By now I’ve realized what makes this epitomical “cool guy” so unique. It’s an intense focus on his feelings and those of others; it’s his heart on his sleeve, in his outstretched hand; it’s the way he owns his emotional intelligence, wearing it with an almost unnerving ease and assurance.

But though he’s spiritual and thoughtful, he doesn’t take himself too seriously. He’s got a young heart and an especially inspiring brand of youthful energy.

He tells me one of his skills is finding creative ways to sneak onto rooftops. And he enjoys bingeing on junk food from time to time, even while he likes to maintain a healthy diet.

“Sweet Tarts are dank,” he says. “10/10.”

Note, though: He doesn’t want anyone sending him Sweet Tarts.

“I heard that happened to Justin Bieber,” he explains. “Not that I’m anywhere near as cool as he is. But apparently, he said, ‘Oh, I love this candy,’ and people sent it to him, and then he got sick and tired of it. Like a song that you play over and over again.”

He’s built a reputation on coming-of-age romantic comedies. But he wants to branch out, he says—to writing and directing and producing, but also to more tactile arts, like the visual arts space.

“I act, but I’m not necessarily an actor,” he explains. “Acting is just the first thing people see when they look at me. So I’d like to do more things.”

He hopes to use his platform for what he calls “many” social issues close to his heart; he says he has a confidential project in the works within the nonprofit sector and hopes to figure out a way to fix what he calls a North American culture that “needs shifting.”

He also has a lot to say about young men and their responsibilities to themselves and to women as they grow up and become active participants in today’s social climate.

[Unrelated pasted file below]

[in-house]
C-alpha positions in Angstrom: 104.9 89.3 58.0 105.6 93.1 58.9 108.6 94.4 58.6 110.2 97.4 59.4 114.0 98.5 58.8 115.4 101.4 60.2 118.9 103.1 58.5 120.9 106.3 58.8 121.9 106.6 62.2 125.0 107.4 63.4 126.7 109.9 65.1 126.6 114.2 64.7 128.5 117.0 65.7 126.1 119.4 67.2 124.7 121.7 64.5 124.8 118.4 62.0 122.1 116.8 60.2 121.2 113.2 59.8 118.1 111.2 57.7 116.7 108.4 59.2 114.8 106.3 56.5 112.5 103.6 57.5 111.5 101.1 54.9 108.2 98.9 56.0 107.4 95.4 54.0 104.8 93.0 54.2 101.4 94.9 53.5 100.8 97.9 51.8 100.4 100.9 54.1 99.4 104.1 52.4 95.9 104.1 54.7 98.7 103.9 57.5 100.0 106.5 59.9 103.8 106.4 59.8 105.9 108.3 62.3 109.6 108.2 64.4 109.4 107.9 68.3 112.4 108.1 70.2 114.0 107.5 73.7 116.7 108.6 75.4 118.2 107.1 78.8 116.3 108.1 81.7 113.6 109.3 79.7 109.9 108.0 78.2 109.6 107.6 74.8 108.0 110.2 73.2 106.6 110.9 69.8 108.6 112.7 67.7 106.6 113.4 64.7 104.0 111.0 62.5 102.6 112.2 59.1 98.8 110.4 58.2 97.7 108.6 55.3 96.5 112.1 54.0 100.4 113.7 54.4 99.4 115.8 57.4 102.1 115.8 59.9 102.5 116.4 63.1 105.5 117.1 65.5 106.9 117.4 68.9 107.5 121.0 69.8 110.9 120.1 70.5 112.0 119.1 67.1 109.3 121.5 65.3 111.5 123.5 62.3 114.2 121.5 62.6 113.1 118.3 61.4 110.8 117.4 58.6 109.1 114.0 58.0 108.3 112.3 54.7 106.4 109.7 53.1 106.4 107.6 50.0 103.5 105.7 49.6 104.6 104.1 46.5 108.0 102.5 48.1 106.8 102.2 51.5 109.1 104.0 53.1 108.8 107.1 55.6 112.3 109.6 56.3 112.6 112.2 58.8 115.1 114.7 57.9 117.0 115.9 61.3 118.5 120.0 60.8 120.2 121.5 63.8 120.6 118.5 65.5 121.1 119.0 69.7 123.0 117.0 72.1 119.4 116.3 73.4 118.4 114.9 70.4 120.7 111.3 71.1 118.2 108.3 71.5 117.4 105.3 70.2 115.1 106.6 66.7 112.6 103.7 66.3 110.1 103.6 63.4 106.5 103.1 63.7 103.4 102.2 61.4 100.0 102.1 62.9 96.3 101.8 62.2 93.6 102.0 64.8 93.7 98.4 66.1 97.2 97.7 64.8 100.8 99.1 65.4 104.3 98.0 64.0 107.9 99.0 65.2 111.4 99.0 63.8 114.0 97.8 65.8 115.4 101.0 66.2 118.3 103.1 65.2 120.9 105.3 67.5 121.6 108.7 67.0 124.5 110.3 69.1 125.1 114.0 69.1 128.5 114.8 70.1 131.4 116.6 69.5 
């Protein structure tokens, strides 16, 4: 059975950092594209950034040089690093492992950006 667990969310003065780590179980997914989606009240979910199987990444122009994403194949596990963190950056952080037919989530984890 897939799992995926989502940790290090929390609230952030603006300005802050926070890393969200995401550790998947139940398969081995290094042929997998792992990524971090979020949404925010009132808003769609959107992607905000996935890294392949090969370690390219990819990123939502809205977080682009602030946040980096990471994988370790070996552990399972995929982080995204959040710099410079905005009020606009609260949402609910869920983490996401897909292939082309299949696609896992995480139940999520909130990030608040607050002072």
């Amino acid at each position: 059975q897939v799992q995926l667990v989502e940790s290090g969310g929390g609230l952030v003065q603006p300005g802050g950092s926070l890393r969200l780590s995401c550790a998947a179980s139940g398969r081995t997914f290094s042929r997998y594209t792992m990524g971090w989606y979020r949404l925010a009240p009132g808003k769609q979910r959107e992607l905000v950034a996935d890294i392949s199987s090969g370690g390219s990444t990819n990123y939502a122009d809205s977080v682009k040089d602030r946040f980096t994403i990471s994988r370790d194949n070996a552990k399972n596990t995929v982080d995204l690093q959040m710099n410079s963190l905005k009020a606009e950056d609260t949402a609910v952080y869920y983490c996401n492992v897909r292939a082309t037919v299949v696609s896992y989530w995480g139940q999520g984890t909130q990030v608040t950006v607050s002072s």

“[Men] weren’t just born misogynists! We were taught these ethics and morals,” he says. “And it is a gender thing because clearly one gender has been intimately oppressed for far longer than the other. It’s about time that we step the fuck up and have reverence and respect for one another.”

Centineo is reminded he has another call to make in a few minutes. But he recalls that I have a friend with a birthday the next day, and asks me to tell her he says happy birthday.

I tell him teasingly that I understand why he makes women swoon.

“Oh, gawwwd,” he drawls with good natured tones. “Stop it!”

But I want to know why women swoon over Kavinsky.

“Mmmm,” Centineo hums. “He’s young, he’s athletic, he’s sensitive, and emotionally available. And he cares. He’s going through something with his family, and he cares about what Lara Jean is going through. And I think he’s just a really good guy.”

We trade pleasantries and he murmurs a farewell: “Thanks, love.”

I sit there for a minute, thinking about how in a way, I’d just had a conversation with Peter Kavinsky. I’d gabbed on the phone to Jamey, getting to know him as Sierra Burgess had.

But where Kavinsky and Jamey are fictional, and becoming less-prominent names on our daily social media scrolls, Noah Centineo is here, and he’s the real deal, and—despite 2018 coming to an end—he’s not going anywhere. And for fans, producers, and all the girls he’s loved before, that makes all the difference.

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This article originally appeared on VICE CA.

43959wSophie van BastelaerSarah BermantvNETFLIXentertainmentVICE Internationalnoah centineo2018's boyfriendPeter Kavinsky